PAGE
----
Provincial officials received land stolen from poor in Ca Mau

By Gia Bach, Thanh Nien News

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Ca Mau locals gather to discuss filing complaints against a local firm that stole their land and gifted it to officials. Photo: Gia Bach Ca Mau locals gather to discuss filing complaints against a local firm that stole their land and gifted it to officials. Photo: Gia Bach


Decades of citizen petitions and complaints were finally answered by government investigators who have uncovered a scheme by which officials in the Mekong Delta stole land from poor tree farmers.
Central government inspectors based in Ca Mau confirmed the substance of the complaints filed by 74 families against the state-owned Song Trem Farm Forestry (also known as the U Minh Ha Company) for over a decade.
The company was accused of seizing subsidized farm land and giving it to officials who then rented it out at a profit.
The land was give to the poor families as part of a poverty alleviation and forest protection program designed to offer locals land for commercial tree cultivation--on the condition that they keep the land constantly covered.
Land in Vietnam is owned by the government and people are granted land use rights for certain periods of time.
Ca Mau residents and the company signed a 20-year contract that went into effect in 1991, allotting each family around nine hectares.
Investigators say the company illegally altered the agreement and seized half of their land between 1995-1996.
Scores of local officials received allotments that far exceeded the program’s maximum of 10 hectares per family.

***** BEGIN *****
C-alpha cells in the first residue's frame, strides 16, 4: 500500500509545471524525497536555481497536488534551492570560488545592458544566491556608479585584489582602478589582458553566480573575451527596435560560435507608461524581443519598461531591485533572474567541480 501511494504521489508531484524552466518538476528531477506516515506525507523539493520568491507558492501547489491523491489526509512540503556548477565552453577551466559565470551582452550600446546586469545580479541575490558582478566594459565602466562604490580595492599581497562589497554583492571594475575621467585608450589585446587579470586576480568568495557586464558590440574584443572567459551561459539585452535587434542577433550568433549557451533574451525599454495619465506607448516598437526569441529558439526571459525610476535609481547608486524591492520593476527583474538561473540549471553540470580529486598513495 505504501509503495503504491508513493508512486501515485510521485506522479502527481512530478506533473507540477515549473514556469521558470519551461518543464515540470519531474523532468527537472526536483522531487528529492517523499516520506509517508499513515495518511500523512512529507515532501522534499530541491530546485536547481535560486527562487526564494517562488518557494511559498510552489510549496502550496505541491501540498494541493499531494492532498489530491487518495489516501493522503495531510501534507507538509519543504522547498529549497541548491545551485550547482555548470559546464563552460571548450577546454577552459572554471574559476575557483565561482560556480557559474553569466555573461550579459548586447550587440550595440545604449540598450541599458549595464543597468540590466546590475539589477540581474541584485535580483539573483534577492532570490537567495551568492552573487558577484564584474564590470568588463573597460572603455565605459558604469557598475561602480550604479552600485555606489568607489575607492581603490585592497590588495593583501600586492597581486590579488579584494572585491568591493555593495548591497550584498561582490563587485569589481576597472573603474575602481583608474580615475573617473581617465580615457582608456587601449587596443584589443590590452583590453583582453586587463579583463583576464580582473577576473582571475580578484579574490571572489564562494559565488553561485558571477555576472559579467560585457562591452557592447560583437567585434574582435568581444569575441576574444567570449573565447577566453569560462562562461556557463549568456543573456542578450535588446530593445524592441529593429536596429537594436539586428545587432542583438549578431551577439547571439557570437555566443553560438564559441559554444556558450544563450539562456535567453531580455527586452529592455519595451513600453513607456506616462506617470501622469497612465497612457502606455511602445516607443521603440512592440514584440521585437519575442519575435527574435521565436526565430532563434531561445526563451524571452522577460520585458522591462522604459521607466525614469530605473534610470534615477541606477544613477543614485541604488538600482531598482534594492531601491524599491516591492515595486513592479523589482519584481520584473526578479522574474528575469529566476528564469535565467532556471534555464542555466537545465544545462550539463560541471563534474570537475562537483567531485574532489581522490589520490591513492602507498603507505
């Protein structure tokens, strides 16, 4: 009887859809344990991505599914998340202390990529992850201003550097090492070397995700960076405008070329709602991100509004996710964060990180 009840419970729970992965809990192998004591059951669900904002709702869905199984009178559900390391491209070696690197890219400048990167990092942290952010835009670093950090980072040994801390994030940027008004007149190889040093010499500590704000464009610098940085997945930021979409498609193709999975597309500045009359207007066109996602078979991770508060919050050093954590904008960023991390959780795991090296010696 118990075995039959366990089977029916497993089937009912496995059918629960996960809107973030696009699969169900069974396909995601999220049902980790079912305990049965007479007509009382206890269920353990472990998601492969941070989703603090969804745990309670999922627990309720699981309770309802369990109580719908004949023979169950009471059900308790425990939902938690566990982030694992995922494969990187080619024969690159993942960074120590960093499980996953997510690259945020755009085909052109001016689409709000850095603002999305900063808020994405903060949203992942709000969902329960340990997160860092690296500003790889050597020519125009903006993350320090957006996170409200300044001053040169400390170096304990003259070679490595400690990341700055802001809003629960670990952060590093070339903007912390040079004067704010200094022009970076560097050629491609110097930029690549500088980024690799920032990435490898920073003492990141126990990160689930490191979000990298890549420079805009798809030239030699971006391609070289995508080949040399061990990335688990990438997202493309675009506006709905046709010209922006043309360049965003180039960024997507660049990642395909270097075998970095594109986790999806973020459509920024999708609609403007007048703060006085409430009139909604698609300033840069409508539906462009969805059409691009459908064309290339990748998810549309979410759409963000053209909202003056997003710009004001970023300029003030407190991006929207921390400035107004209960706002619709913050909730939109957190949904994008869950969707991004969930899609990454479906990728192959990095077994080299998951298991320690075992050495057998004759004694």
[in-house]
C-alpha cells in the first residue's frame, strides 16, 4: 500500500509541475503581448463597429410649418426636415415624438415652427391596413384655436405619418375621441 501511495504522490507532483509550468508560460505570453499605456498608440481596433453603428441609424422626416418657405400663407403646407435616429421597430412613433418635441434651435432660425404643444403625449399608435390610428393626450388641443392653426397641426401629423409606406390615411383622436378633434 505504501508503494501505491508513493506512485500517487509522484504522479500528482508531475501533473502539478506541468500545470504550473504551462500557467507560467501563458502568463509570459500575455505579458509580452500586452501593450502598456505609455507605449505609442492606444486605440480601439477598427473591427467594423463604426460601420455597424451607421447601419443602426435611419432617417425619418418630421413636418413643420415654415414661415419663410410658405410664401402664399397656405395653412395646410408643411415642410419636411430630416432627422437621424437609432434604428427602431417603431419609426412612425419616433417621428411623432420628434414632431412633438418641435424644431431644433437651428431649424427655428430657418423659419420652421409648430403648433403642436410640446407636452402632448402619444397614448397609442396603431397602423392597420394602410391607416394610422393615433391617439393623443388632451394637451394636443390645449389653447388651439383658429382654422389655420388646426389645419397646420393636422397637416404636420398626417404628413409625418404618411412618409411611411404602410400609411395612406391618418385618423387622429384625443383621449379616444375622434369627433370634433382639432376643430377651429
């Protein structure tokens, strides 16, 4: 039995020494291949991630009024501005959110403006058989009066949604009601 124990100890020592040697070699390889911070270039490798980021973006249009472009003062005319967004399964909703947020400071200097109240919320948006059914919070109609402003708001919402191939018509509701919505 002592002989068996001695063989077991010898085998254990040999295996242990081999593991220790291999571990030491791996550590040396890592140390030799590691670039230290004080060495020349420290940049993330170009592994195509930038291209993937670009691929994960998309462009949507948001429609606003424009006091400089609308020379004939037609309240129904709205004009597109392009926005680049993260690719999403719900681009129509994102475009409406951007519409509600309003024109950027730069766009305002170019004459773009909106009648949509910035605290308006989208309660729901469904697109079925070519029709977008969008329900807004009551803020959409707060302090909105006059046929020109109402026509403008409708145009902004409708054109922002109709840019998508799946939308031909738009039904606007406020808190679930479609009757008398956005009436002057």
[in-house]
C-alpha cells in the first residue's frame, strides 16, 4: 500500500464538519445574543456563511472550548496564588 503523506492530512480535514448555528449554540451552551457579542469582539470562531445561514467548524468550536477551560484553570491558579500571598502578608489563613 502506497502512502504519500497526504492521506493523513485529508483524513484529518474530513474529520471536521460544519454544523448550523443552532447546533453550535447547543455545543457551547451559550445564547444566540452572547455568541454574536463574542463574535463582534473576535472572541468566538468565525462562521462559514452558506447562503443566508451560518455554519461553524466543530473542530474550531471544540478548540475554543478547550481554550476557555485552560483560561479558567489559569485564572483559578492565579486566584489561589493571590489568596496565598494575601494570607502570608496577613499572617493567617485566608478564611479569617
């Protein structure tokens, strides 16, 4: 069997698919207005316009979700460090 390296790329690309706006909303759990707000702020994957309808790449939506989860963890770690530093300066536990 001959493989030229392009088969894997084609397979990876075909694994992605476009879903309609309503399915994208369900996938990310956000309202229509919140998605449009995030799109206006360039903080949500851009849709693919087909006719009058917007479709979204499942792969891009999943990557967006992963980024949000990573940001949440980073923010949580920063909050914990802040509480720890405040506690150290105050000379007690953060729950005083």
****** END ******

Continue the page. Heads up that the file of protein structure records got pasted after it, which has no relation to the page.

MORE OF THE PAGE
For example, Pham Minh Hong, former head of Thoi Binh District Agriculture Department, and his family received 42 hectares.
Nguyen Van Quang, whose land was "redistributed" to Hong, told Tuoi Tre newspaper that the official never took care of the land and only waited for trees to grow so he could chop them down and sell them.
“Hong has not replanted the land for three years. Normal people like me are punished and questioned from time to time when we do that,” Quang said.
Le Van Khoi, another local, said that after a portion of his allotment was seized, he lacked enough land for proper cultivation.
“We're poor and lack enough land to work on; we regularly go to bed hungry and our children have to work trivial jobs to make extra money, the officials who got the land have not bothered to work the land themselves,” Tuoi Tre quoted Khoi as saying. “They have rented out the land for money and don't care about protecting the forest from fires and such.”
Tran Cong Loc, former chief prosecutor of Ca Mau, received 50 hectares of land from the scheme.
The land use contract with Loc expired in 2011 but the company continues to allow him to use it.
Nguyen Huu Phuoc, deputy director of U Minh Ha Company, gave himself 35.9 hectares of land.
Nguyen Ngoc Tuan, former director of the company, took 51 hectares while Tran Minh Chanh and Pham Hoang Tho, two company officials, took 67 and 28 hectares, respectively.
The inspectors have asked the provincial government to censure the individuals involved based on the degree of their involvement.

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